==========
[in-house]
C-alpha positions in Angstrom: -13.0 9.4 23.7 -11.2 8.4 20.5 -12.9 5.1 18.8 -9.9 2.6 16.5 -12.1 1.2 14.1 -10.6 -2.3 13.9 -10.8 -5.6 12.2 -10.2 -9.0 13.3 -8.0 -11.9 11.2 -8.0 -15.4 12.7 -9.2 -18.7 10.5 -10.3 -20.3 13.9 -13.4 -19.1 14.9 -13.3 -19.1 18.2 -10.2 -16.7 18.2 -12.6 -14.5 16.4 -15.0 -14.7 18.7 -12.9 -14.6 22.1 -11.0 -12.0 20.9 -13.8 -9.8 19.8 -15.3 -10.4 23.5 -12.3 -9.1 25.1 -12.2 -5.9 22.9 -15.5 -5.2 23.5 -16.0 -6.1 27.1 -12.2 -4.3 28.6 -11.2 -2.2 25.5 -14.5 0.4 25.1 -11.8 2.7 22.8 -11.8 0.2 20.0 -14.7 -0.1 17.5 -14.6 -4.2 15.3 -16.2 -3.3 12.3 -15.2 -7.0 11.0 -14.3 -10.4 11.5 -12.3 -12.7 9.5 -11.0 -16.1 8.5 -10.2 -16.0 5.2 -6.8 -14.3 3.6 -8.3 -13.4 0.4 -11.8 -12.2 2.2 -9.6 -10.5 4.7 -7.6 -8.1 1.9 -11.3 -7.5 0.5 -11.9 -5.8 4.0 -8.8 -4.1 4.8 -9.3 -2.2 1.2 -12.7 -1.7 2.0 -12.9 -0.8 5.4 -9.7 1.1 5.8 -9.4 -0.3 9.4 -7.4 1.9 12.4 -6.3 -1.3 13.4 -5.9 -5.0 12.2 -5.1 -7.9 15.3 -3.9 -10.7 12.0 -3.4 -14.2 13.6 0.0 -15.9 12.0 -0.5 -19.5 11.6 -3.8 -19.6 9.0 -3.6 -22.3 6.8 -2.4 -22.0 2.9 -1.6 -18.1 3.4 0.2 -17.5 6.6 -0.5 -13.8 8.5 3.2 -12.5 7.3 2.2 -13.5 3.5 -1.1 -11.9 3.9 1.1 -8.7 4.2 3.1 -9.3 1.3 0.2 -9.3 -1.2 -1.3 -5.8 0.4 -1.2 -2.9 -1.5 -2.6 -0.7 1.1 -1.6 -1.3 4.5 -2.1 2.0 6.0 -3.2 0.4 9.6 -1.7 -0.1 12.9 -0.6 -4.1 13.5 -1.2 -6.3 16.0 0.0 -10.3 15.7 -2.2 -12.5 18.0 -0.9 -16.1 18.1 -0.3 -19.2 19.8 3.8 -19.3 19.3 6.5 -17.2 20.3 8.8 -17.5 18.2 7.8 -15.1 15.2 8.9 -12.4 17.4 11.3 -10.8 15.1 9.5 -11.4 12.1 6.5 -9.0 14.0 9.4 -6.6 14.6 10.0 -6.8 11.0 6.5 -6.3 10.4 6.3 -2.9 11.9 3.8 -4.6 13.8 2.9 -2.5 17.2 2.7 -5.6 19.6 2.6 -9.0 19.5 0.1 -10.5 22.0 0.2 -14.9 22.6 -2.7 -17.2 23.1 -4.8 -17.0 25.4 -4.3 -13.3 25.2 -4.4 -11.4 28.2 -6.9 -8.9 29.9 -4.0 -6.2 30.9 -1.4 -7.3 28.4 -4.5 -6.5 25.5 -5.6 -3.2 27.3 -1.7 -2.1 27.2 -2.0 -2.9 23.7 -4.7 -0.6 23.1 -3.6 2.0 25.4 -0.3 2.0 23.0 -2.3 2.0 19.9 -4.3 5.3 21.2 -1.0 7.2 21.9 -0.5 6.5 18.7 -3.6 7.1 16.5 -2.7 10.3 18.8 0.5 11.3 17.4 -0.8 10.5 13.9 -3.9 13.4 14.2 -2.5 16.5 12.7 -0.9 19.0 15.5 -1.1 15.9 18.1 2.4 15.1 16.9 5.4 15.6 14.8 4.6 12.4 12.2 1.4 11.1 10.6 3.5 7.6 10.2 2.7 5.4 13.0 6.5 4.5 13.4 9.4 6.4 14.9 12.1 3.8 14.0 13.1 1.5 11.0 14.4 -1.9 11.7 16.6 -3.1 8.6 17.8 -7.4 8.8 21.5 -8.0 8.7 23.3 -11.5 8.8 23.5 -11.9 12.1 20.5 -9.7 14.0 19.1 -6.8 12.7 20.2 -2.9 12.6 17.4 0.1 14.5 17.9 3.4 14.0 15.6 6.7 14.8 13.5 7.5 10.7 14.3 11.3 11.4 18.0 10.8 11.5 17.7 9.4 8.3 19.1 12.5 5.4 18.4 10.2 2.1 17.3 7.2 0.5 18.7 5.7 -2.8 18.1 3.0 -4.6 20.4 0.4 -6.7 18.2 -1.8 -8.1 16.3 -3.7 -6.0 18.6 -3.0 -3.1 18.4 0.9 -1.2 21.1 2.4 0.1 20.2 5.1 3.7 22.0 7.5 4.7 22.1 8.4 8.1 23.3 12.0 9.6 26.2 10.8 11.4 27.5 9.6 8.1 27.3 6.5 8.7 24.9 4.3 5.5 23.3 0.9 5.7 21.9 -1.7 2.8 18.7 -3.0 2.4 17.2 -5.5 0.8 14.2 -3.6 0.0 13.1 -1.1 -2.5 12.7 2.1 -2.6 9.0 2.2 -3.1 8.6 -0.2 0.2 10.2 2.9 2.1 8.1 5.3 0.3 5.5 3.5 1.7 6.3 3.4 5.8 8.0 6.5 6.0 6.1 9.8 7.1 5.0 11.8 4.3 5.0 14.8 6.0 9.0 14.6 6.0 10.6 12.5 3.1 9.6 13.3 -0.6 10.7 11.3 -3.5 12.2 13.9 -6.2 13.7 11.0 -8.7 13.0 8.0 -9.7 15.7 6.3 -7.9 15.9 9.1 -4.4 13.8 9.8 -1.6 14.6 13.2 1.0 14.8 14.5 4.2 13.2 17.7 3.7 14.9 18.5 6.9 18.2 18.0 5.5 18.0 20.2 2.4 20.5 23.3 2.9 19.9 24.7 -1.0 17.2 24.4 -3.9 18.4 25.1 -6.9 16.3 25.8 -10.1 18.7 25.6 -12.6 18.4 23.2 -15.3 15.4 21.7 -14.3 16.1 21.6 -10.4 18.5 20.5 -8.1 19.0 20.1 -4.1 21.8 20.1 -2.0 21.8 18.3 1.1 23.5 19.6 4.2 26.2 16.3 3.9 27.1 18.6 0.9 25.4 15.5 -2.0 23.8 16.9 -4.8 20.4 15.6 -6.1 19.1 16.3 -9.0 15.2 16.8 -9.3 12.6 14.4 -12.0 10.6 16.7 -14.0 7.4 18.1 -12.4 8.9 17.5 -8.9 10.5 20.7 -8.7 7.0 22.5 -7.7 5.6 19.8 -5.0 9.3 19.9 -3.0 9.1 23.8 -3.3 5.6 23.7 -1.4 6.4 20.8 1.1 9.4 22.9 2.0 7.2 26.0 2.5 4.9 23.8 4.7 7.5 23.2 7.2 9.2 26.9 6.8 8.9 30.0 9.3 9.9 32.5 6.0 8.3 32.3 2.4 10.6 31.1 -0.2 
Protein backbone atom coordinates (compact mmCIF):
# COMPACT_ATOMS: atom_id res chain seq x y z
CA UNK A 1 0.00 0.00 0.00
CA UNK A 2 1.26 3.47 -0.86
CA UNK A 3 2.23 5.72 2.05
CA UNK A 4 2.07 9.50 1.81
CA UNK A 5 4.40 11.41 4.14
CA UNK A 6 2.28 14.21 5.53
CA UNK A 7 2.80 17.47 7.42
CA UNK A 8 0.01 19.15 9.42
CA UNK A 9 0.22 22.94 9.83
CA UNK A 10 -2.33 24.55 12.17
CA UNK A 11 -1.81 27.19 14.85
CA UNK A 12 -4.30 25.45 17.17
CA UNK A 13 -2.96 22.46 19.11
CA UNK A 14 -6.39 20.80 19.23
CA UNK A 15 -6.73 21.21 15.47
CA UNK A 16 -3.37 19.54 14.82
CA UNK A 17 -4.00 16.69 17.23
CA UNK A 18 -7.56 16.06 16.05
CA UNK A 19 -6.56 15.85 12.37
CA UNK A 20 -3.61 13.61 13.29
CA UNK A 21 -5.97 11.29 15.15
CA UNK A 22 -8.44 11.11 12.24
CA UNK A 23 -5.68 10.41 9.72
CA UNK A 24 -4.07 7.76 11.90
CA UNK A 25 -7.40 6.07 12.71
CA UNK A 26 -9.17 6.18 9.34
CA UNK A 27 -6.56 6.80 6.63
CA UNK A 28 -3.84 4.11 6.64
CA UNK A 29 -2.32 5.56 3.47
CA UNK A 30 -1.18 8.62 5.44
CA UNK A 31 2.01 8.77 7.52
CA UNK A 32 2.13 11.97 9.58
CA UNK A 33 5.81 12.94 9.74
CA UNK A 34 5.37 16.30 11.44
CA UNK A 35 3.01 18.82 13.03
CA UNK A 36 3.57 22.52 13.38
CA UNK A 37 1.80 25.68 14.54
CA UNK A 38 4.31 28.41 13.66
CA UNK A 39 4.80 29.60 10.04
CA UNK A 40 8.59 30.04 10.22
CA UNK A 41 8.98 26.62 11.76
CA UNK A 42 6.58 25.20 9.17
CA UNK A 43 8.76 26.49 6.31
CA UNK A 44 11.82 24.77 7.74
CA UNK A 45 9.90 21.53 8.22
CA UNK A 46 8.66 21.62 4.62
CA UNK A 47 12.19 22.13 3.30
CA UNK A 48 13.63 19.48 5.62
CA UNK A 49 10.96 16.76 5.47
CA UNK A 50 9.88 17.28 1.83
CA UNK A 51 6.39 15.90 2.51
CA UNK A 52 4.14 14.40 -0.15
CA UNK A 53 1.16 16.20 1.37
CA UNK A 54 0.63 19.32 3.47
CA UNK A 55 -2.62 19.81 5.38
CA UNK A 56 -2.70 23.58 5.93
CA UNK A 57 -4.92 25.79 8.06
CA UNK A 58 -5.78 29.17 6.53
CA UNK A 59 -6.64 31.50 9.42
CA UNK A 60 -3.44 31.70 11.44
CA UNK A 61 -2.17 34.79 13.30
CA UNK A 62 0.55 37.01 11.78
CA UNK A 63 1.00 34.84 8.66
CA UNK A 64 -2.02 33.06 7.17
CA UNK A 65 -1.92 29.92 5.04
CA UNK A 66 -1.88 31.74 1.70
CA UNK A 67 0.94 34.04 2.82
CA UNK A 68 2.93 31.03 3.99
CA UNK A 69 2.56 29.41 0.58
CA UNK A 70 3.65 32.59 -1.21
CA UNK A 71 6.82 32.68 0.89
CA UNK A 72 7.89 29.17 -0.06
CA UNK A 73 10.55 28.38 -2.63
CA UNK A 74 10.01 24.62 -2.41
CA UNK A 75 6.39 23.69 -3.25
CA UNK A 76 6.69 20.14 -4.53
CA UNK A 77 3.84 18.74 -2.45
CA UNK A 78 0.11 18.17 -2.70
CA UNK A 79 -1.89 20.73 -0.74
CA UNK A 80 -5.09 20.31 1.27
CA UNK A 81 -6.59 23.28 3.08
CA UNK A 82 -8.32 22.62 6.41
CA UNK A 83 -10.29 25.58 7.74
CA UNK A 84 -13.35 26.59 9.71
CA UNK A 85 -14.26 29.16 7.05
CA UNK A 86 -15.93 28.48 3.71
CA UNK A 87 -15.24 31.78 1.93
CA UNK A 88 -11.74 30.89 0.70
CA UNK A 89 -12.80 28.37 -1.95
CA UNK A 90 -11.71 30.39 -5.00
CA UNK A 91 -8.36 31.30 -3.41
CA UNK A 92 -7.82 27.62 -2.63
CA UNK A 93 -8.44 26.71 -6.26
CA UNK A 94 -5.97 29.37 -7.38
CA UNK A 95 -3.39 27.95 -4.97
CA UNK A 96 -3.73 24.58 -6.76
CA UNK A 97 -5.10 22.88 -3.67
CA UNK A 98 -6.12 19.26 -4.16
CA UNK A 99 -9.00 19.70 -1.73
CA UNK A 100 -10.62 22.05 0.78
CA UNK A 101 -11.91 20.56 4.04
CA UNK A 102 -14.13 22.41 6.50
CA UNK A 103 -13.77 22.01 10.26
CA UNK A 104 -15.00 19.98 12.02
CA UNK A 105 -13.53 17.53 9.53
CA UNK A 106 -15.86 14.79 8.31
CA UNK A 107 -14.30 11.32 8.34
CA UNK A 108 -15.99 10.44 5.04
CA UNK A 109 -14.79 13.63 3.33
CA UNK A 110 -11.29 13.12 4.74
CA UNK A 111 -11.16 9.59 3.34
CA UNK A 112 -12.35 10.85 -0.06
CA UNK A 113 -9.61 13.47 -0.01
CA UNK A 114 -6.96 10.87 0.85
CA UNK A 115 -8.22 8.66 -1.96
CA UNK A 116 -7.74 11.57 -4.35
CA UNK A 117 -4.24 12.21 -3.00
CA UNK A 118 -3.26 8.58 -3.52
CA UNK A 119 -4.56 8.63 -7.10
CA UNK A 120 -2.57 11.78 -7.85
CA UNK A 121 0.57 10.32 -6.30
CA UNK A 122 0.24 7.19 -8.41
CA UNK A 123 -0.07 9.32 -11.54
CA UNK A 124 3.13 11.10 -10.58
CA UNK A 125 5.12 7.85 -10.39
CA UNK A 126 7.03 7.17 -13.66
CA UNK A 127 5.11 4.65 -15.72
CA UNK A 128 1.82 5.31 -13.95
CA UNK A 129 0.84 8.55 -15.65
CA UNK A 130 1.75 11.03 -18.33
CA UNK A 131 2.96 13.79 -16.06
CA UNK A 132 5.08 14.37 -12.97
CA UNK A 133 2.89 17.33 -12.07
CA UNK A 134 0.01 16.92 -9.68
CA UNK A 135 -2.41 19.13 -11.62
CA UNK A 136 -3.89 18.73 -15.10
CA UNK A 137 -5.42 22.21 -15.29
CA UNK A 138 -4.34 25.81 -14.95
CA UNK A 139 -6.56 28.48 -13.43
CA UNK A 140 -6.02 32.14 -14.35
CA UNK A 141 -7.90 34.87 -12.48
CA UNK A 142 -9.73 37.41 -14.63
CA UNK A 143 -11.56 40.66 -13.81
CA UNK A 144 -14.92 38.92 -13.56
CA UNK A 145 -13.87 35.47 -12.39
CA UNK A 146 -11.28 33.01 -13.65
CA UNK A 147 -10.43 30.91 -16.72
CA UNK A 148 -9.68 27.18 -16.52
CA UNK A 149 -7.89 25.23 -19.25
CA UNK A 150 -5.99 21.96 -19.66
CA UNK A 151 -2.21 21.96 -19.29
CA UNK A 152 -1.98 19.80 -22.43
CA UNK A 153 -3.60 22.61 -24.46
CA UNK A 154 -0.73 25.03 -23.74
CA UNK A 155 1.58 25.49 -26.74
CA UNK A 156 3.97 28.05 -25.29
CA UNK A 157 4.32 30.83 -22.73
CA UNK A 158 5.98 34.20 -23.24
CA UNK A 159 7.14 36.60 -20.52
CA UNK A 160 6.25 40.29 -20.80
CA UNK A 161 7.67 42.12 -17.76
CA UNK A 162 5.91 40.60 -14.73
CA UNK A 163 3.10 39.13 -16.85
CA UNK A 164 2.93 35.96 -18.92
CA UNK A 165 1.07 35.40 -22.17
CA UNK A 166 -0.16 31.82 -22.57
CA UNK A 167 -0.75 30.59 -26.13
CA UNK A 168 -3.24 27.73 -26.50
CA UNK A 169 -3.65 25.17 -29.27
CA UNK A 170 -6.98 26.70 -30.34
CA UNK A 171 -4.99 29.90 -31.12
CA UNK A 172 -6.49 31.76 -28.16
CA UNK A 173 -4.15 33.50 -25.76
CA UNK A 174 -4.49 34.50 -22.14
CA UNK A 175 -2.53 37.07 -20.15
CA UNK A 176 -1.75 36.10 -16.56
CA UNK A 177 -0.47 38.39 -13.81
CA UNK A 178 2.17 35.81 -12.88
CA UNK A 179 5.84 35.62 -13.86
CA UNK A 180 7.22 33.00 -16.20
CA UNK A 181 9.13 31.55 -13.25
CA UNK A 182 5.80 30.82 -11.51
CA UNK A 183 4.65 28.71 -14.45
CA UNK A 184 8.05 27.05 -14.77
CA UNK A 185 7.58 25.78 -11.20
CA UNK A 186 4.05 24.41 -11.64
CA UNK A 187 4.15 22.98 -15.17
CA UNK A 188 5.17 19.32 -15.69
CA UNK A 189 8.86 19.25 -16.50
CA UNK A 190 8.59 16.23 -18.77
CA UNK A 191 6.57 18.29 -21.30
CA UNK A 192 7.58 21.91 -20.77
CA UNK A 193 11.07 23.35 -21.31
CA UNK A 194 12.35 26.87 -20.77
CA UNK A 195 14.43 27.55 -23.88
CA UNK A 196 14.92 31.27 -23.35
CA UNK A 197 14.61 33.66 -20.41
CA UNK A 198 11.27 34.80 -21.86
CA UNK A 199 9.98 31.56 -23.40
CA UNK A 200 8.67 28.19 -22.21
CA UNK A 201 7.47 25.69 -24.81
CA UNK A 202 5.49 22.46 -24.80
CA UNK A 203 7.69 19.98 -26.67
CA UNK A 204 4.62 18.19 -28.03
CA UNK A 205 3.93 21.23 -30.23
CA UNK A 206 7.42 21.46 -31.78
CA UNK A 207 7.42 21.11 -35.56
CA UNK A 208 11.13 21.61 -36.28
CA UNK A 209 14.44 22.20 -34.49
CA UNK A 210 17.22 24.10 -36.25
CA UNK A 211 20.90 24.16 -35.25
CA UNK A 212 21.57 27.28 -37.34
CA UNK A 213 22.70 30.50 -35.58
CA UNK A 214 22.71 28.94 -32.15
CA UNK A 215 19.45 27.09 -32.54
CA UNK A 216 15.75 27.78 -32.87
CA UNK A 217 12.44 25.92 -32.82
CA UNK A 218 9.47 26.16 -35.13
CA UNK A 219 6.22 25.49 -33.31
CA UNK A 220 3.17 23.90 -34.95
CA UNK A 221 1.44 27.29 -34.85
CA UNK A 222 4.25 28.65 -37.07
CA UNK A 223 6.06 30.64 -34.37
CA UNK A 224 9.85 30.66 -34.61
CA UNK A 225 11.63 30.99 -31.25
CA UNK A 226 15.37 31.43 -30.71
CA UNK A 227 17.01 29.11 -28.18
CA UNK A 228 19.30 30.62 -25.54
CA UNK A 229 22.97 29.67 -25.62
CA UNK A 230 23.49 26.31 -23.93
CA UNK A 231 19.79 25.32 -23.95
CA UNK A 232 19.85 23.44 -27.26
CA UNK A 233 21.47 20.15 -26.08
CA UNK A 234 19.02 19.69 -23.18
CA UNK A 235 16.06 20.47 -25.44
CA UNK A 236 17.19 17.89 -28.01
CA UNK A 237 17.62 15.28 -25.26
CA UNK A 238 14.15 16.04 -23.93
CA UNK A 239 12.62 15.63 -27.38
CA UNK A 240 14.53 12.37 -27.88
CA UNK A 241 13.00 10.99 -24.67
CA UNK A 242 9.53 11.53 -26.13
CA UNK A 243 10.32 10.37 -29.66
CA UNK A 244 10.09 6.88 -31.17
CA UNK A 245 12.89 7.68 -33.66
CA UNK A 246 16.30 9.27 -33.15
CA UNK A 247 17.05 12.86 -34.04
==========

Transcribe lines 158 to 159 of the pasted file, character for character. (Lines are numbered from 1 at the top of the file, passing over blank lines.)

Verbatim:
CA UNK A 154 -0.73 25.03 -23.74
CA UNK A 155 1.58 25.49 -26.74